My 5 for Friday (January, 15, 2020)


How can you love your neighbors with your skills and talents? How can you teach your children to be contributors? And when does tax season start?


These questions and more are answered in this week's My 5 for Friday.


1. 10 Ways to Raise Kids to be Contributors by Carol Cuppy. Are you a contributor, focusing on others and how you can add value to their lives, or a consumer, instead interested only with personal needs and promotion? What about your kids? Here are 10 ways to cultivate an attitude of contribution in your children.


2. Economics for Church Leaders: Understanding ‘The Economy’ by Joe Carter. Church leaders need to know how the economy works and affects society to steward earth’s resources as God has commanded. In this article, Joe Carter defines terms like “transaction”, “market”, “economy” and “Gross Domestic Product”, and explains their significance for fulfilling God’s mandate to cultivate the earth.


3. How to Love Your Neighbor with Your Skills and Talents by Paige Wiley. Have you considered how the unique skills and talents you have developed might be used to love your neighbor? Paige Wiley reflects on a kind extension of help that taught her of the gospel’s far reach into every part of life. The faith of a friend exhibited to her God’s concern not only for her spiritual needs, but her physical needs as well.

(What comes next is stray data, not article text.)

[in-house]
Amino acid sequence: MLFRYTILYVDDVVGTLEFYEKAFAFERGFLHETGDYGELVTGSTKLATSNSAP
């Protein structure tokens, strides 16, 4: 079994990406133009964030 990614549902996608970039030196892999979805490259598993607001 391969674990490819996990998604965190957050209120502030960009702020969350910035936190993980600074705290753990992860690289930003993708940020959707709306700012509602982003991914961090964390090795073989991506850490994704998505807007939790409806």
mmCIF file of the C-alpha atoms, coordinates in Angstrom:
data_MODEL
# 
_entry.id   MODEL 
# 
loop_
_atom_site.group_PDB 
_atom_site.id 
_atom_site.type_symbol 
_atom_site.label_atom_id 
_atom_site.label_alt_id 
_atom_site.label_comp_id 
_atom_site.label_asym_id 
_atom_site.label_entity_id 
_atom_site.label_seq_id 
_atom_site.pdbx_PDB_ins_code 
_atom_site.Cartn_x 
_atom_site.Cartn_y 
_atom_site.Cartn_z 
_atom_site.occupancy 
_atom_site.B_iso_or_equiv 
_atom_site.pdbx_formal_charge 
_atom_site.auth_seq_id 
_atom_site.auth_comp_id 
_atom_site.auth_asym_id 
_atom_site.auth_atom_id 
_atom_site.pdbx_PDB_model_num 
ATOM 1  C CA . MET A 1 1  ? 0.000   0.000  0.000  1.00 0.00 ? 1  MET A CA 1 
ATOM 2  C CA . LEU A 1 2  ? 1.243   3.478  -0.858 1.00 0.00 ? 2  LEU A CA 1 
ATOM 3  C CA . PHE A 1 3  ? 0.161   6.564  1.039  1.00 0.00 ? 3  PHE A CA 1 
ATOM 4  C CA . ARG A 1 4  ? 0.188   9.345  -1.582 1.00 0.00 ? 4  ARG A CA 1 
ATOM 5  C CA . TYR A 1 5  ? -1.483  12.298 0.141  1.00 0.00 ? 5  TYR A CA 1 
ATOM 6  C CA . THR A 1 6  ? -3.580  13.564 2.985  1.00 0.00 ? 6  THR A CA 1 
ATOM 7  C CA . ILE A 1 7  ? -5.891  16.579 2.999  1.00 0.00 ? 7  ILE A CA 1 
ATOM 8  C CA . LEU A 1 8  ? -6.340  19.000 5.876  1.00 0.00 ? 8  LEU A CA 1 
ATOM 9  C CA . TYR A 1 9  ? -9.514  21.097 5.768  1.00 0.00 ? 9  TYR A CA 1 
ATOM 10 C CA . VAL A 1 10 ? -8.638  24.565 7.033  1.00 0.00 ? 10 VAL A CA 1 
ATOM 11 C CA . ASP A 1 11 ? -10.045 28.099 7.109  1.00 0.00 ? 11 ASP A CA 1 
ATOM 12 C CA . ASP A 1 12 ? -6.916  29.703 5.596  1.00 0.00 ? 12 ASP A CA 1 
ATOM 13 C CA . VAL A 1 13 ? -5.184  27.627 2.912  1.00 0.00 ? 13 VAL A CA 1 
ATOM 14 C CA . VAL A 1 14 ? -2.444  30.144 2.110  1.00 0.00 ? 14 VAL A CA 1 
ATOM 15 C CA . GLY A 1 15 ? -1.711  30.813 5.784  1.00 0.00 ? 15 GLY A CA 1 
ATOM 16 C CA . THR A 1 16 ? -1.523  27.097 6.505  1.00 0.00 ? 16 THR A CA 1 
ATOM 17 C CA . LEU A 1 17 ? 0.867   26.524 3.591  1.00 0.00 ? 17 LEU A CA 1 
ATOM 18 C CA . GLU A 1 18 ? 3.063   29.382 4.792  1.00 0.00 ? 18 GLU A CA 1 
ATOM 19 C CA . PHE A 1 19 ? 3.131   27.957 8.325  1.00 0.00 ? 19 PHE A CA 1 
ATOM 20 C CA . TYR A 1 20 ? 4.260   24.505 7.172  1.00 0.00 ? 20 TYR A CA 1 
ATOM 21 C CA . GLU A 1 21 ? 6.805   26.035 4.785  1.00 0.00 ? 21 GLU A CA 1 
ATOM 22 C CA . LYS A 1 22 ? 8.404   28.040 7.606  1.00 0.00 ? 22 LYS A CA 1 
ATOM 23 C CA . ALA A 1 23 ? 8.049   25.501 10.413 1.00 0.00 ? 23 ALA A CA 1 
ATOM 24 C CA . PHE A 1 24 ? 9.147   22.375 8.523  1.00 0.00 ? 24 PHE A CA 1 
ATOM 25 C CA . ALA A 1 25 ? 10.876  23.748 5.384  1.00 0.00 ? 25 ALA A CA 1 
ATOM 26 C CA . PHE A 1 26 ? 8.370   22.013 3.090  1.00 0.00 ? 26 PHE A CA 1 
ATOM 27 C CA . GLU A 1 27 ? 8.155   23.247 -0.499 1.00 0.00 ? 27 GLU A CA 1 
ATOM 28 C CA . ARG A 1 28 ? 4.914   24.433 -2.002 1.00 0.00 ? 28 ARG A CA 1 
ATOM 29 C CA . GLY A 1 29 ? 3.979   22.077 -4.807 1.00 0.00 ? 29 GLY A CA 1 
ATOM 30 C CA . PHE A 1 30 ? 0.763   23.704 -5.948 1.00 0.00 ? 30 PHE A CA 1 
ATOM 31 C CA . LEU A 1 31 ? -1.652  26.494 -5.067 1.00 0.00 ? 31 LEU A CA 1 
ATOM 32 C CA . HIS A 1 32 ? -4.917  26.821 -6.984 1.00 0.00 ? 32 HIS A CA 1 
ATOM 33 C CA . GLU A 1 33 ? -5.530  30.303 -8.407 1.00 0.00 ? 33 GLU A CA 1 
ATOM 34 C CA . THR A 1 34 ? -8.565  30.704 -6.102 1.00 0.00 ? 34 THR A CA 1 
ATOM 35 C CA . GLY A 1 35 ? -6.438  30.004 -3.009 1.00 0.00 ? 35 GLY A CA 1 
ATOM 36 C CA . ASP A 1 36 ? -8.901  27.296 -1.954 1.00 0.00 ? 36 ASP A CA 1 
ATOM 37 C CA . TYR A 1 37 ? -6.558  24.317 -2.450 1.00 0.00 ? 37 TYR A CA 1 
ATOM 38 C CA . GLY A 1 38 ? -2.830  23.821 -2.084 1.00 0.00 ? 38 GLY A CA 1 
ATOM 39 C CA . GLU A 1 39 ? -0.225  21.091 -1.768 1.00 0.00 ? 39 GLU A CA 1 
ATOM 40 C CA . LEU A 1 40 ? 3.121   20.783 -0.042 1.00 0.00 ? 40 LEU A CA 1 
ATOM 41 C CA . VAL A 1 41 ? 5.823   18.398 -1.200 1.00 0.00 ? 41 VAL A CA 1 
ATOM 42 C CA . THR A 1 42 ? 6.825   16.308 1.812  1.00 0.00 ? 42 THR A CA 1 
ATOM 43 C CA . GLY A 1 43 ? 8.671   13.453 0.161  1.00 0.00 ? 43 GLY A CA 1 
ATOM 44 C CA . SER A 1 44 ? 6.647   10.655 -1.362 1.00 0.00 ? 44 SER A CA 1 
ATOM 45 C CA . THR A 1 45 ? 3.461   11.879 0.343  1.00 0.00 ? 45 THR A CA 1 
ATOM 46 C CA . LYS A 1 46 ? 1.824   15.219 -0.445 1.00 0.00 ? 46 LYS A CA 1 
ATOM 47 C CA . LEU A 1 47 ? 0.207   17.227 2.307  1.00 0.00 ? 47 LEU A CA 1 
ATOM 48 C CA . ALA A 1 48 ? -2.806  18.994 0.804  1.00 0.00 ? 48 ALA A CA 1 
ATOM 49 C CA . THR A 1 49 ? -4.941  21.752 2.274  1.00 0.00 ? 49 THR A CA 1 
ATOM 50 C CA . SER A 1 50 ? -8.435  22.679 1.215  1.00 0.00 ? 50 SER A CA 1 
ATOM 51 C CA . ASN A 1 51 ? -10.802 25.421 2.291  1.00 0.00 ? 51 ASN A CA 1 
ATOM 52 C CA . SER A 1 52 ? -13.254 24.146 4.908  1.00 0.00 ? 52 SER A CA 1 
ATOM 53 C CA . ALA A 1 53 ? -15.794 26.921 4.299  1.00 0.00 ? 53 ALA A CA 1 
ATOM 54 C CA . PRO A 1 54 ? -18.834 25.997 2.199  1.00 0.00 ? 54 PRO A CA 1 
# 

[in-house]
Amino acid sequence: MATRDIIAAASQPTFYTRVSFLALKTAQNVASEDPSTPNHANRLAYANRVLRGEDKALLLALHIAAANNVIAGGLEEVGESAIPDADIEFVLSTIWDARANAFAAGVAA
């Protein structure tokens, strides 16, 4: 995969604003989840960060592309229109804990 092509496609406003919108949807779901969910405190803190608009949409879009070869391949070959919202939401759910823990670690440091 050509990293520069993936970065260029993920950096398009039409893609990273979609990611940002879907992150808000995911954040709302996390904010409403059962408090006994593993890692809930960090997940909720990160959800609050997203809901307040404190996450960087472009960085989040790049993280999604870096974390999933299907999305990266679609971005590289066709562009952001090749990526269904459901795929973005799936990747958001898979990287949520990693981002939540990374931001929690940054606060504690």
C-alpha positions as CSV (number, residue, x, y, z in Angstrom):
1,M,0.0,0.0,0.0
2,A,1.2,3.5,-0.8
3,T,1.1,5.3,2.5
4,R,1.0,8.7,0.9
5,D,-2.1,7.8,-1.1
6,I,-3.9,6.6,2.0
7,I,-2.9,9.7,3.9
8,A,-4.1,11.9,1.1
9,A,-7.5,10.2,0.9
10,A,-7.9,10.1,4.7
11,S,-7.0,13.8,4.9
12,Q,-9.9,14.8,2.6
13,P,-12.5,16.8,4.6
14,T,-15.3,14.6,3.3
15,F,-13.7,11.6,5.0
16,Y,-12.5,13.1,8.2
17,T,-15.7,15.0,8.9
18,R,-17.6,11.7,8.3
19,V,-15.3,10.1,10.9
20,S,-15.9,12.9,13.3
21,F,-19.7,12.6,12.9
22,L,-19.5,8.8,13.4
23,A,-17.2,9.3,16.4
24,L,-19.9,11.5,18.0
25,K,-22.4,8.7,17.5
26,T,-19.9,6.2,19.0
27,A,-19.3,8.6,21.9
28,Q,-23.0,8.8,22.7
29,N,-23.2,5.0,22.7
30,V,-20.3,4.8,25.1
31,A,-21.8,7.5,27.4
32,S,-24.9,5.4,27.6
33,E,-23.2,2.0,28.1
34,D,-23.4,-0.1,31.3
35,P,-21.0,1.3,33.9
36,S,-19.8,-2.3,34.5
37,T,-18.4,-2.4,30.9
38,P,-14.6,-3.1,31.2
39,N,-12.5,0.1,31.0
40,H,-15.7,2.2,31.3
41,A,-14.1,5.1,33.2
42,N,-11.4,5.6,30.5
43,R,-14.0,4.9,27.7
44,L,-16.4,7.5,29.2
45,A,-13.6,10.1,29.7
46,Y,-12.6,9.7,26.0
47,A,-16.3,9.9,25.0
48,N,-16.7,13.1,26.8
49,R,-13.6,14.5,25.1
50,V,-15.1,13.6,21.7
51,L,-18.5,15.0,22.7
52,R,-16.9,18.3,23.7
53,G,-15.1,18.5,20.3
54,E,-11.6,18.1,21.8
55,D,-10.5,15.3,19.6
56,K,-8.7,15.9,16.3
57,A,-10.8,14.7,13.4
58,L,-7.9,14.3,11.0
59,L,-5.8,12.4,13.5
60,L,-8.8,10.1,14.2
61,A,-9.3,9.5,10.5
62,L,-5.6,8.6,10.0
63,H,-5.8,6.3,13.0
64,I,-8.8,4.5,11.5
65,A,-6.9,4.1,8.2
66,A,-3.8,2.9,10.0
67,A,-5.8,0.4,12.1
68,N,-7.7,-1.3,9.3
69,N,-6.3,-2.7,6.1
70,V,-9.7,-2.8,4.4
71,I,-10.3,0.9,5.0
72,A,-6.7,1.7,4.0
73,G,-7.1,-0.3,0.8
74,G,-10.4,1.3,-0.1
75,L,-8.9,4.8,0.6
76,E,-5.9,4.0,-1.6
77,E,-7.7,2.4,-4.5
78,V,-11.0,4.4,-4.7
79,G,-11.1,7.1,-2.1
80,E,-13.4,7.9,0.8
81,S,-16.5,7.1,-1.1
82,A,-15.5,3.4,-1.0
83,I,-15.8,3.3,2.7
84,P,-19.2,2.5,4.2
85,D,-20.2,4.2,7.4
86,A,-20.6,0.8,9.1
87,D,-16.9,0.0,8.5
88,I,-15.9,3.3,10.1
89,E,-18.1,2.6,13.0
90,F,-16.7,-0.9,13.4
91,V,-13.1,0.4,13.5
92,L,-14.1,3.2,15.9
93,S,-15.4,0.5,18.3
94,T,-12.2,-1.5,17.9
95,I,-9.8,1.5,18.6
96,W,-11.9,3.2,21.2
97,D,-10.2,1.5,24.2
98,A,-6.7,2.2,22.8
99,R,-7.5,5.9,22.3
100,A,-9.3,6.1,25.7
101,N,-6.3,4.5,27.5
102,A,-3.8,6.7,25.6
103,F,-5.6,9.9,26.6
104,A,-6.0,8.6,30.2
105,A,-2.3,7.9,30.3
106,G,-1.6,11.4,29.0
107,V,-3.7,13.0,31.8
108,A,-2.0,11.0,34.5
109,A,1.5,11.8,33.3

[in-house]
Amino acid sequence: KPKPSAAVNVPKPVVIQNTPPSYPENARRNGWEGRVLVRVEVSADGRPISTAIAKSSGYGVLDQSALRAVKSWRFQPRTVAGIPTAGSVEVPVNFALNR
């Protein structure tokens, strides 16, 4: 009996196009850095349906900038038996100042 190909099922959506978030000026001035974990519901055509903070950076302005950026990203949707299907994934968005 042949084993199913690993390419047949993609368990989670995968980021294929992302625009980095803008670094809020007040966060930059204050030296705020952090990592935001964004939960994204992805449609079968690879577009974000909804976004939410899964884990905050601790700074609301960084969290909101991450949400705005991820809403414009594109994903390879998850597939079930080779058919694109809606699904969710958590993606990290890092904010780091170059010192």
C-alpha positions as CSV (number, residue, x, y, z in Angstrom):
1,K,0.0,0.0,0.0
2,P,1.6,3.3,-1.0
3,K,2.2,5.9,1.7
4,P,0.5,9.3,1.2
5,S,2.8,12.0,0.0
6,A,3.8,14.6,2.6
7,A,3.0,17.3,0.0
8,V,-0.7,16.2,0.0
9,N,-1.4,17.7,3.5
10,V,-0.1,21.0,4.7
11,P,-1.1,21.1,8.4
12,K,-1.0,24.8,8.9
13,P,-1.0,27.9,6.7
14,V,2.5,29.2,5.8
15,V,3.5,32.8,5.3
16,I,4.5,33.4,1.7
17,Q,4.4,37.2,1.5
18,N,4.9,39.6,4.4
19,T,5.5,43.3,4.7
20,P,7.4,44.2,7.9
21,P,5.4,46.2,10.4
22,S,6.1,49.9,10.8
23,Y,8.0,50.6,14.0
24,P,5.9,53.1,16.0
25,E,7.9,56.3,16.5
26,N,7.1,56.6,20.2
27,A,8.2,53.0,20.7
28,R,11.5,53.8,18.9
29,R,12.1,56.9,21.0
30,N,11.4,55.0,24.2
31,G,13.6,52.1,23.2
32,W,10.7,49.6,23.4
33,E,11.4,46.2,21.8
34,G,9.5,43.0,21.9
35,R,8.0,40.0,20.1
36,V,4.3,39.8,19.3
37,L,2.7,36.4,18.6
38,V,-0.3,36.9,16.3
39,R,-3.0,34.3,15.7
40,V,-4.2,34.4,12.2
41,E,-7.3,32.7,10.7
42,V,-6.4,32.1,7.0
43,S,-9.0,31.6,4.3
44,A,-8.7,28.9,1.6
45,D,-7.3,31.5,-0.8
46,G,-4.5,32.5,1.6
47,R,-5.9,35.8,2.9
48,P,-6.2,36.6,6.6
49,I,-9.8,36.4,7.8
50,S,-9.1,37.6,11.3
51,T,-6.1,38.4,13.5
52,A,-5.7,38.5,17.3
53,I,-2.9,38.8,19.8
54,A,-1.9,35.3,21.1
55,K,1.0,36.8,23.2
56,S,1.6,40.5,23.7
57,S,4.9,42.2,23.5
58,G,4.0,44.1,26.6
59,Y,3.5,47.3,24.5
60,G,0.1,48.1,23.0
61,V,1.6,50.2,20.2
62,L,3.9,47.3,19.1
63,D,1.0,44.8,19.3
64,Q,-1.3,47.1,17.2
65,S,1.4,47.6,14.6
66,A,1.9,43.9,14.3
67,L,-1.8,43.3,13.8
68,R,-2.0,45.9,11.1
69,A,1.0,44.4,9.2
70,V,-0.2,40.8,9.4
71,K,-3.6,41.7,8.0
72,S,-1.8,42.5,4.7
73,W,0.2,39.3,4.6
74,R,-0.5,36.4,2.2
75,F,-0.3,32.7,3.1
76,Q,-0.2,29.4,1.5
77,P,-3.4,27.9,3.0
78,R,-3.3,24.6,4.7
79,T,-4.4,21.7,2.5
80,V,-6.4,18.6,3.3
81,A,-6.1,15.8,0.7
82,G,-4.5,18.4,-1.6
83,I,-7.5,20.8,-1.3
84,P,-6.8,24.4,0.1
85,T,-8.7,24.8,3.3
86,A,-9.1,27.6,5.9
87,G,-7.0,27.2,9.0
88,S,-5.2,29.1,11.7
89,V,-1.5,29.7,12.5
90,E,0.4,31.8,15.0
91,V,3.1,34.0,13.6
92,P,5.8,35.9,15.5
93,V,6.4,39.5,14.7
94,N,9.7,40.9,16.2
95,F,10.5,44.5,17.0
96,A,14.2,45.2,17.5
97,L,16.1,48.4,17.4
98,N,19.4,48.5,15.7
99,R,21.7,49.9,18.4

4. Money: The Most Complicated Part of Missions by David Paul. Finances pose a significant challenge for the Western missionary. The average American lives comfortably in the top 1% of the world’s top salary-earners. Upon arriving to parts of the world outside of this Western-wealth, missionaries are introduced to a level of poverty they have never experienced. The complex question for the missionary to answer is how to use money both generously and wisely to help the needy around them.


5. When Does Tax Season Start in 2021? by Prachi Bhardwaj. COVID-19, stimulus checks, increased unemployment, and a host of other 2020 factors are sure to make the 2021 tax season unique. The IRS has worked to address these peculiarities that most Americans have faced over the last year, and how they will affect both filling taxes and receiving a tax-return.